Today’s deci­sion turns that cal­cu­lus on its head, devot­ing Mozil­la resources to deliv­er­ing users to Adobe and hos­tile media dis­trib­u­tors. In the process, Fire­fox is los­ing the iden­ti­ty which set it apart from its pro­pri­etary com­peti­tors — Inter­net Explor­er and Chrome — both of which are imple­ment­ing EME in an even worse fash­ion.

Undoubt­ed­ly, some num­ber of users just want restrict­ed media like Net­flix to work in Fire­fox, and they will be upset if it doesn’t. This is unsur­pris­ing, since the major­i­ty of the world is not yet famil­iar with the eth­i­cal issues sur­round­ing pro­pri­etary soft­ware. This debate was, and is, a high-pro­file oppor­tu­ni­ty to intro­duce these con­cepts to users and ask them to stand togeth­er in some tough deci­sions.

To see Mozil­la com­pro­mise with­out mak­ing any pub­lic effort to ral­ly users against this sup­posed “forced choice” is dou­bly dis­ap­point­ing. They should reverse this deci­sion. But whether they do or do not, we call on them to join us by devot­ing as many of their exten­sive resources to per­ma­nent­ly elim­i­nat­ing DRM as they are now devot­ing to sup­port­ing it. The FSF will have more to say and do on this in the com­ing days. For now, users who are con­cerned about this issue should:

  • Write to Mozil­la CTO Andreas Gal and let him know that you oppose DRM. Mozil­la made this deci­sion in a mis­guid­ed appeal to its user­base; it needs to hear in clear and rea­soned terms from the users who feel this as a betray­al. Ask Mozil­la what it is going to do to actu­al­ly solve the DRM prob­lem that has cre­at­ed this false forced choice.
  • Join our effort to stop EME approval at the W3C. While today’s announce­ment makes it even more obvi­ous that W3C rejec­tion of EME will not stop its imple­men­ta­tion, it also makes it clear that W3C can fear­less­ly reject EME to send a mes­sage that DRM is not a part of the vision of a free Web.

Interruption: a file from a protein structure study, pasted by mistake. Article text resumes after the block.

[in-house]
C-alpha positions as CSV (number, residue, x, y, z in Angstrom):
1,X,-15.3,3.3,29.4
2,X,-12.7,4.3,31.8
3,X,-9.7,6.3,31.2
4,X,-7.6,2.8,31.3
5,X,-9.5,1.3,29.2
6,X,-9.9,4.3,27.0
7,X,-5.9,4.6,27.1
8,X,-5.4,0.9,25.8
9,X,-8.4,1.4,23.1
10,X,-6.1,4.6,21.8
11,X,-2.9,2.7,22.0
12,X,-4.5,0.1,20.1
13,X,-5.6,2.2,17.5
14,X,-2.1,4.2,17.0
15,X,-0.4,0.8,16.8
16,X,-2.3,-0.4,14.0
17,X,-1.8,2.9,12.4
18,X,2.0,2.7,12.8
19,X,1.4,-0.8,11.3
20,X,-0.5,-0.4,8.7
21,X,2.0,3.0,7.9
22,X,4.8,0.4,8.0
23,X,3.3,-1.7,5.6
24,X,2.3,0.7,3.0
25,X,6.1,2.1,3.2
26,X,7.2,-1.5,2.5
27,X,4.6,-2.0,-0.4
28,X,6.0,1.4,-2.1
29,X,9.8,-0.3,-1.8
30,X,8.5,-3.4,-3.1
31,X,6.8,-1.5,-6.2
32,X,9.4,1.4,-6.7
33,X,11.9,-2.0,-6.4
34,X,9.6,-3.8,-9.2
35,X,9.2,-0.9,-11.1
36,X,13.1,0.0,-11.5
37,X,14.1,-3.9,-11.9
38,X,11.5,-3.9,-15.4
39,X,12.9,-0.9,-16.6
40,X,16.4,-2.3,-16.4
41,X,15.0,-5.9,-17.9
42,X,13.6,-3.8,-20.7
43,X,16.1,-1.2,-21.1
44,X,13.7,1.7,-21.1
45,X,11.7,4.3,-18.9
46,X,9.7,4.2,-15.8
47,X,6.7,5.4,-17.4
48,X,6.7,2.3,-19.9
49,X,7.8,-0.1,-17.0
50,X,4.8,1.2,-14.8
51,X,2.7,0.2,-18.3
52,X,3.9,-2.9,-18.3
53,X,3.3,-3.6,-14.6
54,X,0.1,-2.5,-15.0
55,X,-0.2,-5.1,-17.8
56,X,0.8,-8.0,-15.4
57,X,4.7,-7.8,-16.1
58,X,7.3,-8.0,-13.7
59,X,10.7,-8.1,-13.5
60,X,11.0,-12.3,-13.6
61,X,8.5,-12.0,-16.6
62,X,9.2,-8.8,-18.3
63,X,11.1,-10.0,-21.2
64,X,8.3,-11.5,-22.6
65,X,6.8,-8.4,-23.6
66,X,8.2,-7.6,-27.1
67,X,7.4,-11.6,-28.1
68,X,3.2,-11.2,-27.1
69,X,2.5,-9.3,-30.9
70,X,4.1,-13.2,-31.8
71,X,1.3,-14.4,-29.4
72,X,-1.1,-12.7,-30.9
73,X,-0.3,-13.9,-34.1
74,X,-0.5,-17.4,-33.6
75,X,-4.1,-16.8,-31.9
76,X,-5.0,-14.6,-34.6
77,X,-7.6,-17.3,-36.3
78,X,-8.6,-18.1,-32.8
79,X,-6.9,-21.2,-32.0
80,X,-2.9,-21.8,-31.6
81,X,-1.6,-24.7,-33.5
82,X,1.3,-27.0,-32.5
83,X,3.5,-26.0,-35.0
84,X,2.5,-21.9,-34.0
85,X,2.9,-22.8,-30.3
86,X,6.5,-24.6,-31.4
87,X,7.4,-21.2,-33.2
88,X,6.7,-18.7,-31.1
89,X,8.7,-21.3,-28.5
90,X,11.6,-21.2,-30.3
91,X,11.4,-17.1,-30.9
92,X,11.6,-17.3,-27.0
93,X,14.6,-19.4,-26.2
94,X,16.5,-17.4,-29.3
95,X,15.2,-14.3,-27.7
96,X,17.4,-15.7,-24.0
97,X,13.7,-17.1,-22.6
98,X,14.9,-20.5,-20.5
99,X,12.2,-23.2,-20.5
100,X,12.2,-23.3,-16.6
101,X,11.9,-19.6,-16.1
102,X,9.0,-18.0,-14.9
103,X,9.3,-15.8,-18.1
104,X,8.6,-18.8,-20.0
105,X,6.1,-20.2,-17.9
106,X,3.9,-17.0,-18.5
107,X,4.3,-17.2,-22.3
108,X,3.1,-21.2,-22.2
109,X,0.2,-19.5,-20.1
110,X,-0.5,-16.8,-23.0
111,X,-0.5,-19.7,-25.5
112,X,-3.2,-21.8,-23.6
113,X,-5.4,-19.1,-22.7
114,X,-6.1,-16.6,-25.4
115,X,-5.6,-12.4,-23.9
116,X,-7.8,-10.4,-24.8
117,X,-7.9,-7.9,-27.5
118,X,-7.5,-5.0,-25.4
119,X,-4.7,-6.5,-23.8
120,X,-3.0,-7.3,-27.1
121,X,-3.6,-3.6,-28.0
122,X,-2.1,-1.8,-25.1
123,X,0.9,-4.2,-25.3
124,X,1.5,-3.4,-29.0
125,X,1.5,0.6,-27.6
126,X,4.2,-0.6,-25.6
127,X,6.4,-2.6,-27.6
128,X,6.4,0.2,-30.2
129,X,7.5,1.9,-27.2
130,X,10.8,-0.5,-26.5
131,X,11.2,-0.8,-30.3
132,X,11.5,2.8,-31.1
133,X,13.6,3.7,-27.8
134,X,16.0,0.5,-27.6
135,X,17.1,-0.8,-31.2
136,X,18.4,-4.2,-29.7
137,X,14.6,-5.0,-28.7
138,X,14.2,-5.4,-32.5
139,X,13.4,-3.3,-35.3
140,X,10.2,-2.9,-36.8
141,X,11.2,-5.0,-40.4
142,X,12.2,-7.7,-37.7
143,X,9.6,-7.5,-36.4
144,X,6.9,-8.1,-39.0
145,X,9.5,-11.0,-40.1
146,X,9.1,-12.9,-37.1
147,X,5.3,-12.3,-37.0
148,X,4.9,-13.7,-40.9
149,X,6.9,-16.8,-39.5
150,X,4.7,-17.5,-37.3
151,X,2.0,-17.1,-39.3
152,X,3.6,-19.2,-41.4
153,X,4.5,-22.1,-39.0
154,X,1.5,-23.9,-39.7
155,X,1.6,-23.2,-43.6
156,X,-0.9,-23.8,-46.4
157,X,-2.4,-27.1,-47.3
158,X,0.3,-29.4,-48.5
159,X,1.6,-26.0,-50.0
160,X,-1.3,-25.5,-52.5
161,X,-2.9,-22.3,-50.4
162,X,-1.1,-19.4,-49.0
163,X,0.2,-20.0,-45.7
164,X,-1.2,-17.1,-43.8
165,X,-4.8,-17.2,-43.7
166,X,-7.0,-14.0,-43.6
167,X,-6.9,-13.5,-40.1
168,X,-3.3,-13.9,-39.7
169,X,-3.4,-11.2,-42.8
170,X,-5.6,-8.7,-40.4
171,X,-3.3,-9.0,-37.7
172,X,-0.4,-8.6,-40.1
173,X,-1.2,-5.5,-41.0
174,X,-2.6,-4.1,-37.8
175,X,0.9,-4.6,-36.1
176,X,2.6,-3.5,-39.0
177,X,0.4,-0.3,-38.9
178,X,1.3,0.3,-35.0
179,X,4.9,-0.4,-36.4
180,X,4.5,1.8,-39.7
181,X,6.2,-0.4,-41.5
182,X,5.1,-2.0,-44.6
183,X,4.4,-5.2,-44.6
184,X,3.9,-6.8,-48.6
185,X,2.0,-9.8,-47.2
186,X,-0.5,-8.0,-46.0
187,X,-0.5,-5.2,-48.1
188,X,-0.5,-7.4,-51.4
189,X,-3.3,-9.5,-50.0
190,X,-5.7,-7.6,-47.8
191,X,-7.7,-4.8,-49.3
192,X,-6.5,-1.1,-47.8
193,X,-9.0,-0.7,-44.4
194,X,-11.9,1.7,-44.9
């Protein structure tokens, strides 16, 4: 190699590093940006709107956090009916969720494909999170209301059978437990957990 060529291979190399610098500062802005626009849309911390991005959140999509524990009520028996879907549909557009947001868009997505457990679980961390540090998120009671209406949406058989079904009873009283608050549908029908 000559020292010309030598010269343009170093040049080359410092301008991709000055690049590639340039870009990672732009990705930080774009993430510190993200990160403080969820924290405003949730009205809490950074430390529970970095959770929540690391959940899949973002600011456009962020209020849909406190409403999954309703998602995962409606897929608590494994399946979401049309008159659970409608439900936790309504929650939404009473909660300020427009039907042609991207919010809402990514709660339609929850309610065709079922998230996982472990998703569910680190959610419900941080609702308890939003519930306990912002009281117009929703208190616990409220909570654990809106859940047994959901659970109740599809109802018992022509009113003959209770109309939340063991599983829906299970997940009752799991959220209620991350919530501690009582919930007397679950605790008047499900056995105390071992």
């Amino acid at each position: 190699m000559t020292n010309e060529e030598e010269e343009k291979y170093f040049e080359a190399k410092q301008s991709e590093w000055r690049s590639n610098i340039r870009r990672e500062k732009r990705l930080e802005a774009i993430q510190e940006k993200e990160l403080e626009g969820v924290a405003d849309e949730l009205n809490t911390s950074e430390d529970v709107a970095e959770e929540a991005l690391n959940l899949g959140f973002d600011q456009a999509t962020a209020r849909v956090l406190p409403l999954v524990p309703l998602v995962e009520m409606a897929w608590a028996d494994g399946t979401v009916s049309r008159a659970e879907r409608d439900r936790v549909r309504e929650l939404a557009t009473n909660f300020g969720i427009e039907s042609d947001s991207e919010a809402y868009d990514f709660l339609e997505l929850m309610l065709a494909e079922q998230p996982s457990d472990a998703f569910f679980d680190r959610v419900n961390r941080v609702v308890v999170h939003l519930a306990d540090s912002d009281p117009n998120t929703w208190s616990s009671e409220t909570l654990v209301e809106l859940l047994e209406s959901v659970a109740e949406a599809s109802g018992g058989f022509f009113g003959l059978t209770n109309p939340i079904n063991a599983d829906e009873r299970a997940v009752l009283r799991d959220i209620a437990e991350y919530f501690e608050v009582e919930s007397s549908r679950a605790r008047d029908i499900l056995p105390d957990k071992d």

• Use a ver­sion of Fire­fox with­out the EME code: Since its source code is avail­able under a license allow­ing any­one to mod­i­fy and redis­trib­ute it under a dif­fer­ent name, we expect ver­sions with­out EME to be made avail­able, and you should use those instead. We will list them in the Free Soft­ware Direc­to­ry.
  • Donate to sup­port the work of the Free Soft­ware Foun­da­tion and our Defec­tive by Design cam­paign to actu­al­ly end DRM. Until it’s com­plete­ly gone, Mozil­la and oth­ers will be con­stant­ly tempt­ed to capit­u­late, and users will be pres­sured to con­tin­ue using some pro­pri­etary soft­ware. If not us, give to anoth­er group fight­ing against dig­i­tal restric­tions.”


My first thought was “Wow! DRM…really?”, my sec­ond thought was “In open source soft­ware?”. To me, forc­ing DRM in open source soft­ware is a bit like eat­ing ice cream in front of a Jen­ny Craig gym.

  1. It’s dick­ish.
  2. You’re going to get peo­ple in trou­ble.
  3. Some peo­ple are either going to find a loop­hole, cheat, or find anoth­er way to get it.

I’m not say­ing that I am for, or against, pira­cy. I am say­ing that you shouldn’t be forc­ing it down the throats of the peo­ple you ser­vice, espe­cial­ly when you offer your own prod­uct for free. Per­haps it me, but that’s just a lit­tle hyp­o­crit­i­cal. That’s why I have been tak­ing part in Inter­na­tion­al Day Against DRM, May 6th. It’s a phi­los­o­phy that I don’t agree with and will not sup­port. I urge you all to go the same route.